It’s difficult to imagine the kind of energy that would have to go into leading such a double life and lying to everyone close.  

A Spy Among Friends is on ITVX from December 8 based on the novel by Ben McIntyre.

See also post November 2 2021

8 thoughts on “Kim Philby – lying to those who loved him

  1. I look for simple, obvious things in a chart. Mars in the 12th, a secretive life. I’ve experienced this with a family member who keeps his life hidden, and a former friend who presents as a spiritual guide and leader, when in fact she’s a secret compulsive gambler, and has an otherwise well-hidden life of duplicity.

    Kim Philby obviously lacked a conscience, an apex predator.

    • @Judicee, yes, Moon/Mars in the 12th is what undoubtably drove Philby. I would not say he lacked concience, though. Signs ans aspects matter, too, and I doubt your 12th house Marsers have the stunning combination Philby had. Taurus Moon tends to have incredibly deeply set values they act upon. Just because Philby’s aren’t or haven’t been popular in 30 or so years, doesn’t mean he didn’t, genuinely, believe in “Communist International”. Having had grandparents who were communists, I remember my grandmother (a Virgo Moon) in particular believing strongly in class over country aspect. Philby did state, later in his life, that he was successful for such a long period because MI6 was such an upper class bubble of “good old boys” they never even could imagine one of theirs being a communist.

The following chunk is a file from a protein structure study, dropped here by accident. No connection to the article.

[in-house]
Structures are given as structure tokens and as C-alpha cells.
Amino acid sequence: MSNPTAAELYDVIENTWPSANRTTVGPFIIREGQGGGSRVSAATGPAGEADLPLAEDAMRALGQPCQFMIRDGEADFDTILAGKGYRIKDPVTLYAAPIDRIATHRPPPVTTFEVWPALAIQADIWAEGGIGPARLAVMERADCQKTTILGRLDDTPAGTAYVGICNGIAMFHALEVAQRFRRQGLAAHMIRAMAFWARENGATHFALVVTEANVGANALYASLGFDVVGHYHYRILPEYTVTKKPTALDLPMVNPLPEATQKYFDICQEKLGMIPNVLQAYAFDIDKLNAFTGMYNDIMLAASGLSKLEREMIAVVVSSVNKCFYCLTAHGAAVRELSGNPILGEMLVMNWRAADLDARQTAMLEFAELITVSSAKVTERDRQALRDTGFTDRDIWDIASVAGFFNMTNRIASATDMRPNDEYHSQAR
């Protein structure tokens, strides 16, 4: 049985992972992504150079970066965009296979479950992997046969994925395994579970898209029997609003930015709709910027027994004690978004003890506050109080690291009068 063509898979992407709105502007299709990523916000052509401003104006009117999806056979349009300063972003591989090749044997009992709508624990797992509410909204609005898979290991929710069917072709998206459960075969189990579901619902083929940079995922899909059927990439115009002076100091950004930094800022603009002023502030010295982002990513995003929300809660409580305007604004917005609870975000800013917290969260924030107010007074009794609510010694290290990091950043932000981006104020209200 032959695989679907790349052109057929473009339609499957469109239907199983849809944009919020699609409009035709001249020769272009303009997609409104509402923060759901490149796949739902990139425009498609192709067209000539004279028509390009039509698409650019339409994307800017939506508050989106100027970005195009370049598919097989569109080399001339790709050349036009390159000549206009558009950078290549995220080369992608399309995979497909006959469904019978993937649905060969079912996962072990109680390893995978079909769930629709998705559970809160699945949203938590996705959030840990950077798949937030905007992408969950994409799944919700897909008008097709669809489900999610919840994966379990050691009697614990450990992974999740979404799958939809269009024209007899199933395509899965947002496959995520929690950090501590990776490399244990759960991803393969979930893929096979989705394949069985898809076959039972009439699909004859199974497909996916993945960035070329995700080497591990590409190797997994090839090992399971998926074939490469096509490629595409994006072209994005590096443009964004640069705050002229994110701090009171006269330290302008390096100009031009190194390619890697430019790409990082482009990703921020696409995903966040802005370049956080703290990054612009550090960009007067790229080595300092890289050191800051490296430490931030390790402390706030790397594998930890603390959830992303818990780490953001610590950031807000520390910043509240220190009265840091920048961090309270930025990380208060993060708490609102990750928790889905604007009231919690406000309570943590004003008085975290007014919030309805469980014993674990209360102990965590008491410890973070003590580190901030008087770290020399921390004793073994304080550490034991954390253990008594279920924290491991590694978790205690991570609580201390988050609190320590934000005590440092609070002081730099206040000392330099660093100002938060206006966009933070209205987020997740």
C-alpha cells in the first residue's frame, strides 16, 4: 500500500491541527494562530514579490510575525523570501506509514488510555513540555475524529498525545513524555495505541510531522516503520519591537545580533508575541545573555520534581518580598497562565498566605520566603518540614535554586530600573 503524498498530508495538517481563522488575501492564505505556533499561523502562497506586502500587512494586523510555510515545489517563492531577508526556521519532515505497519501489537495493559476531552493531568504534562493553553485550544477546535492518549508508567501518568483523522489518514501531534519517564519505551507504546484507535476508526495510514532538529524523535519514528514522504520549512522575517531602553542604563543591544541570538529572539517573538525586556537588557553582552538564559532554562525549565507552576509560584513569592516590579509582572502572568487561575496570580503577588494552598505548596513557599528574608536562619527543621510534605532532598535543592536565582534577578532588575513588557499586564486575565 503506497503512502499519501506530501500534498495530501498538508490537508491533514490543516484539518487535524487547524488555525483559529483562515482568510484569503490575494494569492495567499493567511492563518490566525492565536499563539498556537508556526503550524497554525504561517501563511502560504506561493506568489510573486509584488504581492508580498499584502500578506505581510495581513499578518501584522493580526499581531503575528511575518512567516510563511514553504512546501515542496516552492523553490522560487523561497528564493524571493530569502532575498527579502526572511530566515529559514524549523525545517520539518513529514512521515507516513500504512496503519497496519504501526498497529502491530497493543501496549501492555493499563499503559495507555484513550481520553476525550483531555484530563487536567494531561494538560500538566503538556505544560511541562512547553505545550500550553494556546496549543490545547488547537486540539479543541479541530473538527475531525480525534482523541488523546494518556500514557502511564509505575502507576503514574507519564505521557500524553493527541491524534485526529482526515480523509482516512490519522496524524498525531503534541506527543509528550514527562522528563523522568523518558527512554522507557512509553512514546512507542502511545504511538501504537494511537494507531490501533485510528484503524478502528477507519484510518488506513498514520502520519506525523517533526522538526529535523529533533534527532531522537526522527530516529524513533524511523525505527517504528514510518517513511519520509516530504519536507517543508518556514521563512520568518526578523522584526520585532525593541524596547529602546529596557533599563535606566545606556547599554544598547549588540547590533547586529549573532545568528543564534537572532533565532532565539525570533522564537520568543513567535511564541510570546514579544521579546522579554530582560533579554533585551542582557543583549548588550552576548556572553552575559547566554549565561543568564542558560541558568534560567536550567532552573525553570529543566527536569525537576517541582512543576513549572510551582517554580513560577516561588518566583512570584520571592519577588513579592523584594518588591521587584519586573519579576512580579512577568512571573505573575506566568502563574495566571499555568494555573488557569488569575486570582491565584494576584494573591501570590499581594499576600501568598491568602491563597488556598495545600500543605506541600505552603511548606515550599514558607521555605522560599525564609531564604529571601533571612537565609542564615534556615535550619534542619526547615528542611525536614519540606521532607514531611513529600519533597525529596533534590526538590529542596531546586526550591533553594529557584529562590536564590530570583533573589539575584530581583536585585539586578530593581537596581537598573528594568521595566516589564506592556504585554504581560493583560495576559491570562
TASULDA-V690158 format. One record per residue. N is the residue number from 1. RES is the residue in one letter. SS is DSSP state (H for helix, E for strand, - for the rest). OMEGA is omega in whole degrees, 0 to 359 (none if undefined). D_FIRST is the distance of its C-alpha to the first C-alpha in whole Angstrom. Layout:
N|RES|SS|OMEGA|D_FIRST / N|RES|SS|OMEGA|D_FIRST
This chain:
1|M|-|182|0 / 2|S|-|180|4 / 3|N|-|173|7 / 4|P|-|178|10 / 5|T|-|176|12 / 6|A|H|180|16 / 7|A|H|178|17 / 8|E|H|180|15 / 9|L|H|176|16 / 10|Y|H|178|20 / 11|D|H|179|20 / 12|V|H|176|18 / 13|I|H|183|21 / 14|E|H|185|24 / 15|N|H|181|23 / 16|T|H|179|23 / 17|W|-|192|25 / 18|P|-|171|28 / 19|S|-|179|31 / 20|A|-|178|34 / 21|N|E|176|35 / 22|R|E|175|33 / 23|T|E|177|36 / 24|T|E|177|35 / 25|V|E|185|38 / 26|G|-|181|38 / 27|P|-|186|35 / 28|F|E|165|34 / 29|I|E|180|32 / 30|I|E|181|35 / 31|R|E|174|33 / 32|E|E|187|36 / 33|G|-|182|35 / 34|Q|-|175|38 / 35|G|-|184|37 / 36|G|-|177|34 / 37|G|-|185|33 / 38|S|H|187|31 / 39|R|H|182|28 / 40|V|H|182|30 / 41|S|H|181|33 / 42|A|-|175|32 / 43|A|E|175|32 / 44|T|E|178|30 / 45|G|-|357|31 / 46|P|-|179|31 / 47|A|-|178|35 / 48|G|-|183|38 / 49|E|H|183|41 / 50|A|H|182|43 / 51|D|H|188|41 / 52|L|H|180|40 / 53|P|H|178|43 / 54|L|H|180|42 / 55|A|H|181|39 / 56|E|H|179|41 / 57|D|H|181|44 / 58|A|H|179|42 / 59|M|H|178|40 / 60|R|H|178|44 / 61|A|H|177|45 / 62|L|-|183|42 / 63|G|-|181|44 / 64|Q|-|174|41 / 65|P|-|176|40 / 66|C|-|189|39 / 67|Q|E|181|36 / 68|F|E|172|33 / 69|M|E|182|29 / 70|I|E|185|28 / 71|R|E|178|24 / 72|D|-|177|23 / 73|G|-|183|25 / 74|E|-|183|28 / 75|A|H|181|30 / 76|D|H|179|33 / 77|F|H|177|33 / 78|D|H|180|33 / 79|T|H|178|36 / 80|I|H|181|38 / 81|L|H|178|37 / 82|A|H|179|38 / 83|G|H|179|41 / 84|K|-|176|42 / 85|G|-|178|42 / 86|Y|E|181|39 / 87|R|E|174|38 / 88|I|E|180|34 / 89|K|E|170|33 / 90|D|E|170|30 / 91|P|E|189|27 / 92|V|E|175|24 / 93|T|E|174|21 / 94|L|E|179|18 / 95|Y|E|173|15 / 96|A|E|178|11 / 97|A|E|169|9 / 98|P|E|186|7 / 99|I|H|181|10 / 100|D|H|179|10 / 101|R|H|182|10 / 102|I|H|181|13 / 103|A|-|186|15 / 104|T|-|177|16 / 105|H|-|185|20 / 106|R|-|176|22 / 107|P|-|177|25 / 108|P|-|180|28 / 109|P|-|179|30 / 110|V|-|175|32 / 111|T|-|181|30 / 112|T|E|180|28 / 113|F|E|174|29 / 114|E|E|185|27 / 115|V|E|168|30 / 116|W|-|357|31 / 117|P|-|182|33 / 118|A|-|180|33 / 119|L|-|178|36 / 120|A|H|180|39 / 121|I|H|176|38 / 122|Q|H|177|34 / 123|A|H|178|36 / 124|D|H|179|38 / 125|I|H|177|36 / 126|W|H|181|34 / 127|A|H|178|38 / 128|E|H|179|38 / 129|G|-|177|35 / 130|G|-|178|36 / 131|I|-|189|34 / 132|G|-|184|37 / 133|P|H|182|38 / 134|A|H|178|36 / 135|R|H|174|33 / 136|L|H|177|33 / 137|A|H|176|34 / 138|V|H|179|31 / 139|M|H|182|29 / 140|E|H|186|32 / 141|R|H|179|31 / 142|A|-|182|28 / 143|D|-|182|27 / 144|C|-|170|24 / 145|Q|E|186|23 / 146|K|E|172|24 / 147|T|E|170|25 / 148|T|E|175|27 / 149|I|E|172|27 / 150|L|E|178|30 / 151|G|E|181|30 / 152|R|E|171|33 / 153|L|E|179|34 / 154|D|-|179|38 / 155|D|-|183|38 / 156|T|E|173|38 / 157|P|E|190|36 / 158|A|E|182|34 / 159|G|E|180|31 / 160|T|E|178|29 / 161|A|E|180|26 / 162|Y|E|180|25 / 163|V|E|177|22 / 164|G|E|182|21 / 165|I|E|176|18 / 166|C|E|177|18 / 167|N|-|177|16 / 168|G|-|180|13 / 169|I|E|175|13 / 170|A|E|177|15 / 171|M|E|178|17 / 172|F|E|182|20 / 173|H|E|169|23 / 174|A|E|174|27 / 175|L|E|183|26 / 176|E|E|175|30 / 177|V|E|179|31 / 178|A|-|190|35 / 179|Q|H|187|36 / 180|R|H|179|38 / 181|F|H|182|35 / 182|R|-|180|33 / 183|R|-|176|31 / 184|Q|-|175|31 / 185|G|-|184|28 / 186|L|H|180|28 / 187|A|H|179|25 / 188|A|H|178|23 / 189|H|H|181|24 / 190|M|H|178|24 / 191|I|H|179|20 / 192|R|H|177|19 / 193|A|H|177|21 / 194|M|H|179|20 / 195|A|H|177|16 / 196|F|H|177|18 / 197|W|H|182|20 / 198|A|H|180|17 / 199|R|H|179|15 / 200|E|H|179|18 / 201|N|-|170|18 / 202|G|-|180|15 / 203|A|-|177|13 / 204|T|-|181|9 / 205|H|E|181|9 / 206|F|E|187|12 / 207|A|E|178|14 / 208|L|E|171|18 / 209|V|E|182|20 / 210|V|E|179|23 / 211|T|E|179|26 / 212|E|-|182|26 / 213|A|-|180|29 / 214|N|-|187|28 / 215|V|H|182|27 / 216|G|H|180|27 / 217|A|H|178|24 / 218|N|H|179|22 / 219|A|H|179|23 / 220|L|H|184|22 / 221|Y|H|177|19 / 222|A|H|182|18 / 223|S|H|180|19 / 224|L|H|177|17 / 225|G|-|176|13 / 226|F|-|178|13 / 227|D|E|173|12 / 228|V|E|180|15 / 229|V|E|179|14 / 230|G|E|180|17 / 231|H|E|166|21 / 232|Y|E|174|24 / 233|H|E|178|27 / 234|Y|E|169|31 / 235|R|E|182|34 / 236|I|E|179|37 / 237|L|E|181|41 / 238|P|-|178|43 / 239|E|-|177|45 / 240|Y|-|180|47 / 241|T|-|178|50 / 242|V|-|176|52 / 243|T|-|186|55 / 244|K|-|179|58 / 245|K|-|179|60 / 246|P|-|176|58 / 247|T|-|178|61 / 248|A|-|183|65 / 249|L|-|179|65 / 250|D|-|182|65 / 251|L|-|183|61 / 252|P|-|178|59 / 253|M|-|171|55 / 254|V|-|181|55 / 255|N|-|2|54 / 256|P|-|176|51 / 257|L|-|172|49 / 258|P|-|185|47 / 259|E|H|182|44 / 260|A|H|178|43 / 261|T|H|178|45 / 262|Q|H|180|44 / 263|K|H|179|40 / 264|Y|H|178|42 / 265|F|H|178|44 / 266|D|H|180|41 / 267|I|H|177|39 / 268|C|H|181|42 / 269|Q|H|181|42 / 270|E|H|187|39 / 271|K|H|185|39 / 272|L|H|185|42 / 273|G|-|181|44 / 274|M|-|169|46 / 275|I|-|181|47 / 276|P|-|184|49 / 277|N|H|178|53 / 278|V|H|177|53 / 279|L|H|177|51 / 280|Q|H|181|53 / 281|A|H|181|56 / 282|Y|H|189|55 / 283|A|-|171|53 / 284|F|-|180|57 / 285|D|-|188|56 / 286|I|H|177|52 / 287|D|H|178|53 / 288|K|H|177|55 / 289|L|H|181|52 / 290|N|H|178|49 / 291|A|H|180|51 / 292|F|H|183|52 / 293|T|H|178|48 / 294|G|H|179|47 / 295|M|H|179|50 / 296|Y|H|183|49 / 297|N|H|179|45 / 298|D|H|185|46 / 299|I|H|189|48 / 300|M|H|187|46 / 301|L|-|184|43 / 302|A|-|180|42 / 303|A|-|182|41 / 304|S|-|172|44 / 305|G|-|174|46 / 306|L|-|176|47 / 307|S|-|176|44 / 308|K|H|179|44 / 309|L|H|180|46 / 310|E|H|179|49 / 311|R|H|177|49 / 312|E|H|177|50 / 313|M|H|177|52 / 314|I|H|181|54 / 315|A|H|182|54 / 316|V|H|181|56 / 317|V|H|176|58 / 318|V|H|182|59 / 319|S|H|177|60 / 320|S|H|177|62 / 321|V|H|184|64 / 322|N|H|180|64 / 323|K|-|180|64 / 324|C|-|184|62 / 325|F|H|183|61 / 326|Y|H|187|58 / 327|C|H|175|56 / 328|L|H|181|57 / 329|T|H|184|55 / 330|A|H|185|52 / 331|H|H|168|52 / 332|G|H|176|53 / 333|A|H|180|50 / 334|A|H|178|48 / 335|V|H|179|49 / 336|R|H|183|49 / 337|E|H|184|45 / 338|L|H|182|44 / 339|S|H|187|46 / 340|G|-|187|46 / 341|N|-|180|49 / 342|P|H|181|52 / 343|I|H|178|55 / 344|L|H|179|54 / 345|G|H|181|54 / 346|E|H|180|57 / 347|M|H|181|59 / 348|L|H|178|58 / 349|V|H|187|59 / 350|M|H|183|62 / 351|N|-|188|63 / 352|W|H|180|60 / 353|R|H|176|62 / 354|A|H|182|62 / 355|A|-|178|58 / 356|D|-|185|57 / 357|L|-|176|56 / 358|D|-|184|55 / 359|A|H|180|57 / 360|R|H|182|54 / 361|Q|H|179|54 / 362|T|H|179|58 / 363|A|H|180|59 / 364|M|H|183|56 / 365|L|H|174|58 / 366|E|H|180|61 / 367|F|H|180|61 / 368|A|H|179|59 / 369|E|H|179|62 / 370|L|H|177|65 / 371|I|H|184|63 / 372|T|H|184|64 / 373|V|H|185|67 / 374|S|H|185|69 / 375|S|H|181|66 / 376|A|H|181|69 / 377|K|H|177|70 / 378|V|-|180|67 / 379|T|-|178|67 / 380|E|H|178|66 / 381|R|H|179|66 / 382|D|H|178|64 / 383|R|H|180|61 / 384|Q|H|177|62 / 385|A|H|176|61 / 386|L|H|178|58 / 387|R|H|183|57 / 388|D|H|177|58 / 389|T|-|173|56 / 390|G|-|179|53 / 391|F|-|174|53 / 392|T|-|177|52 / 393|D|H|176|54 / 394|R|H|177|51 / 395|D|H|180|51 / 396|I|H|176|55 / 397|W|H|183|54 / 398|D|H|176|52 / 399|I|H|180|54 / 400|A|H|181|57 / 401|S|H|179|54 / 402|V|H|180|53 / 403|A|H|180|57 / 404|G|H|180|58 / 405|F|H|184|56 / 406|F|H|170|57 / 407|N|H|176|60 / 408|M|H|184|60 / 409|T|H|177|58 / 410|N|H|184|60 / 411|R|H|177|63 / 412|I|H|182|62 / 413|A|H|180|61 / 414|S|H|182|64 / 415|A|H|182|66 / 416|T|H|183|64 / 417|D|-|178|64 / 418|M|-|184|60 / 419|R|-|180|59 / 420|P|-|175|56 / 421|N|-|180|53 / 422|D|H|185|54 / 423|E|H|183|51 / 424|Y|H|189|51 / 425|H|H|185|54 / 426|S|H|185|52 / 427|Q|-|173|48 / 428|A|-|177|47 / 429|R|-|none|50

• There were quite a few intellectuals who dreamt of moving to Russia to retire in the 60/70’s. I knew a Professor who told me over a meal, with my then researcher boyfriend, that he was going to live in Russia. Even back then, he struck me as a dreamer, never married and idolised the perfection of communism. I suspect Philby’s 3rd house Neptune may have been confronted with the stark reality of everyday life when he arrived there. Most of our spies in that era were recruited whilst at Cambridge University. Philby’s Venus on a Scorpio Descendant, opposite a 12th Moon in Taurus, with 3rd house Neptune, clouded his judgement in my view, as he was in love with a perfect dream. His ultimate lover. As today, he could have googled Russia and saw reality, back then he was charmed.